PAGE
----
The Lord is with us in the loneliest places in the world. For Joseph, that was a literal pit. In Genesis 37, Joseph, seventeen, was on a mission to find his brothers in Israel’s northern regions. Like a detective following clues, he tracked his brothers into a remote region where they were herding their sheep. His father, Jacob, wanted news of their welfare. But when the brothers saw him, they conspired against him, seized him, stripped off his colorful robe, and threw him in a pit—a deserted well or cistern. The worst was yet to come. Joseph was hauled out and sold into slavery. Psalm 105 says, “They hurt his feet with fetters, he was laid in irons…. The word of the Lord tested him” (verses 18–19). Genesis 42:21 says he was in anguish of soul and pleaded with his brothers, but they would not listen.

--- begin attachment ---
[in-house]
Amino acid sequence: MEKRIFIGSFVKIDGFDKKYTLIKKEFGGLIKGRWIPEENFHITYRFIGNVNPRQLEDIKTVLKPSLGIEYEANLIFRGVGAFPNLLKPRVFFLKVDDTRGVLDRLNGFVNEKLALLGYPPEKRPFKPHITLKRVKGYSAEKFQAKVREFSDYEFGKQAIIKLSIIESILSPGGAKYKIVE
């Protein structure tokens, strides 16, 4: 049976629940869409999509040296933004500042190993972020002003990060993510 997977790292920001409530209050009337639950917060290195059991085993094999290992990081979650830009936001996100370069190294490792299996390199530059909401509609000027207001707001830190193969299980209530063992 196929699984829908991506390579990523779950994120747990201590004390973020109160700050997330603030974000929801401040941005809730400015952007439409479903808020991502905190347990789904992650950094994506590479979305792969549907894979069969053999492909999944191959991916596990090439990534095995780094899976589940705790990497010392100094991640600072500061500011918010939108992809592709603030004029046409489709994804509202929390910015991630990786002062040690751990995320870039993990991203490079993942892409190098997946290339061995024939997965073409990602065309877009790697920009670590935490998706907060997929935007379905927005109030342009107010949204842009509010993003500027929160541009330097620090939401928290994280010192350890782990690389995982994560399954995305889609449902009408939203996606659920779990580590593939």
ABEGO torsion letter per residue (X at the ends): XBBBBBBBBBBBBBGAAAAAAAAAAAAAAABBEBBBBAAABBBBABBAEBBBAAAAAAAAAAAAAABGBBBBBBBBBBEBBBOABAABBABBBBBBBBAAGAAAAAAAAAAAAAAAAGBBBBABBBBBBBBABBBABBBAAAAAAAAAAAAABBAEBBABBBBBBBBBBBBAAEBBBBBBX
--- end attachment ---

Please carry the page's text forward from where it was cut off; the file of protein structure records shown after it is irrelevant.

Yet God was present with him in the pit, and He was providentially present. That is, He was allowing all this to happen for a distinct set of reasons. Going back to Psalm 105, let me quote the entire passage: “He sent a man before them—Joseph—who was sold as a slave. They hurt his feet with fetters, he was laid in irons. Until the time that his word came to pass, the word of the Lord tested him. The king sent and released him, the ruler of the people let him go free. He made him lord of his house, and ruler of all his possession, to bind his princes at his pleasure, and teach his elders wisdom” (verses 17–22).

God sent Joseph to Egypt where, in time, he taught the elders of the nation.

If you feel you’ve fallen into a pit and no one knows—a pit of loneliness or isolation—remember, God is present with you, and He is providentially present. He knows how to use your extremity as His opportunity, and you have full access to His grace through our Lord Jesus Christ.

God of the Prison—in the Worst of Places